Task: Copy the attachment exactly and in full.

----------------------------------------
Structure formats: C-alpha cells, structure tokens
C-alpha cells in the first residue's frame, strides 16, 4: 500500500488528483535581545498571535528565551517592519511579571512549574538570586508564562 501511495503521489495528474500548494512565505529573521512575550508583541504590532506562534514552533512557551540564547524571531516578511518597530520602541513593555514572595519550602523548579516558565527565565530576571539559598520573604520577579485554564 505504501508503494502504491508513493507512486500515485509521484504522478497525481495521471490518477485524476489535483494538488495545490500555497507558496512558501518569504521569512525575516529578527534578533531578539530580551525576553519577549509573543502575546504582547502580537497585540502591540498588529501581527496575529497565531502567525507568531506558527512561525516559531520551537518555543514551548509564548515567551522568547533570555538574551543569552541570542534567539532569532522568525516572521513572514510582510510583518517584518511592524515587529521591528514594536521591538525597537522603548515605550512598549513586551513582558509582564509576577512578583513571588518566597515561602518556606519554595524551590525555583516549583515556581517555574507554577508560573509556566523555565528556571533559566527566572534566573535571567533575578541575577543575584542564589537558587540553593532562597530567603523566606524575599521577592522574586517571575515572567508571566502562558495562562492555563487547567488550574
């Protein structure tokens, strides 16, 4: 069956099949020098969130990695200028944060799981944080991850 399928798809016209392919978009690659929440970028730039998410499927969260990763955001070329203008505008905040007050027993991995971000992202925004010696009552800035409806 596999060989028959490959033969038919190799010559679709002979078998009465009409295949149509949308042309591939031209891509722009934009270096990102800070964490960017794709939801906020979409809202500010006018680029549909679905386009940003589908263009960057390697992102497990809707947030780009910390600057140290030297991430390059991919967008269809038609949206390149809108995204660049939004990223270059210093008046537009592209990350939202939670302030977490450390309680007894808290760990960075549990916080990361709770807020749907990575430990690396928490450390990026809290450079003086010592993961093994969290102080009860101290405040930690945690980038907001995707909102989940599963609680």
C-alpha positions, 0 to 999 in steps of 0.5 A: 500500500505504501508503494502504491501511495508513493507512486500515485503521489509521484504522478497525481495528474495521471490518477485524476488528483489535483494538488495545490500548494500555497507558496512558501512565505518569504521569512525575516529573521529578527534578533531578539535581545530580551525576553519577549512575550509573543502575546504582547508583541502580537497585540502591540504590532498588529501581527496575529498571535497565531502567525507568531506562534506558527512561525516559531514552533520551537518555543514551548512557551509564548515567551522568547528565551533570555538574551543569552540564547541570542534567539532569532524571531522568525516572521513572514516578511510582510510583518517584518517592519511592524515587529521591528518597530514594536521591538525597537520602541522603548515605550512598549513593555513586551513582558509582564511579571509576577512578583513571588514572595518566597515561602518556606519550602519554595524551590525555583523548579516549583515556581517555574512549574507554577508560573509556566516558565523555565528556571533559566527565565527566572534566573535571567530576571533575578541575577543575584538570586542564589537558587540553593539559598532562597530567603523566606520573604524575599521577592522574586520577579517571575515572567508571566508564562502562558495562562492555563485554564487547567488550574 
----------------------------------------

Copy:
Structure formats: C-alpha cells, structure tokens
C-alpha cells in the first residue's frame, strides 16, 4: 500500500488528483535581545498571535528565551517592519511579571512549574538570586508564562 501511495503521489495528474500548494512565505529573521512575550508583541504590532506562534514552533512557551540564547524571531516578511518597530520602541513593555514572595519550602523548579516558565527565565530576571539559598520573604520577579485554564 505504501508503494502504491508513493507512486500515485509521484504522478497525481495521471490518477485524476489535483494538488495545490500555497507558496512558501518569504521569512525575516529578527534578533531578539530580551525576553519577549509573543502575546504582547502580537497585540502591540498588529501581527496575529497565531502567525507568531506558527512561525516559531520551537518555543514551548509564548515567551522568547533570555538574551543569552541570542534567539532569532522568525516572521513572514510582510510583518517584518511592524515587529521591528514594536521591538525597537522603548515605550512598549513586551513582558509582564509576577512578583513571588518566597515561602518556606519554595524551590525555583516549583515556581517555574507554577508560573509556566523555565528556571533559566527566572534566573535571567533575578541575577543575584542564589537558587540553593532562597530567603523566606524575599521577592522574586517571575515572567508571566502562558495562562492555563487547567488550574
């Protein structure tokens, strides 16, 4: 069956099949020098969130990695200028944060799981944080991850 399928798809016209392919978009690659929440970028730039998410499927969260990763955001070329203008505008905040007050027993991995971000992202925004010696009552800035409806 596999060989028959490959033969038919190799010559679709002979078998009465009409295949149509949308042309591939031209891509722009934009270096990102800070964490960017794709939801906020979409809202500010006018680029549909679905386009940003589908263009960057390697992102497990809707947030780009910390600057140290030297991430390059991919967008269809038609949206390149809108995204660049939004990223270059210093008046537009592209990350939202939670302030977490450390309680007894808290760990960075549990916080990361709770807020749907990575430990690396928490450390990026809290450079003086010592993961093994969290102080009860101290405040930690945690980038907001995707909102989940599963609680």
C-alpha positions, 0 to 999 in steps of 0.5 A: 500500500505504501508503494502504491501511495508513493507512486500515485503521489509521484504522478497525481495528474495521471490518477485524476488528483489535483494538488495545490500548494500555497507558496512558501512565505518569504521569512525575516529573521529578527534578533531578539535581545530580551525576553519577549512575550509573543502575546504582547508583541502580537497585540502591540504590532498588529501581527496575529498571535497565531502567525507568531506562534506558527512561525516559531514552533520551537518555543514551548512557551509564548515567551522568547528565551533570555538574551543569552540564547541570542534567539532569532524571531522568525516572521513572514516578511510582510510583518517584518517592519511592524515587529521591528518597530514594536521591538525597537520602541522603548515605550512598549513593555513586551513582558509582564511579571509576577512578583513571588514572595518566597515561602518556606519550602519554595524551590525555583523548579516549583515556581517555574512549574507554577508560573509556566516558565523555565528556571533559566527565565527566572534566573535571567530576571533575578541575577543575584538570586542564589537558587540553593539559598532562597530567603523566606520573604524575599521577592522574586520577579517571575515572567508571566508564562502562558495562562492555563485554564487547567488550574 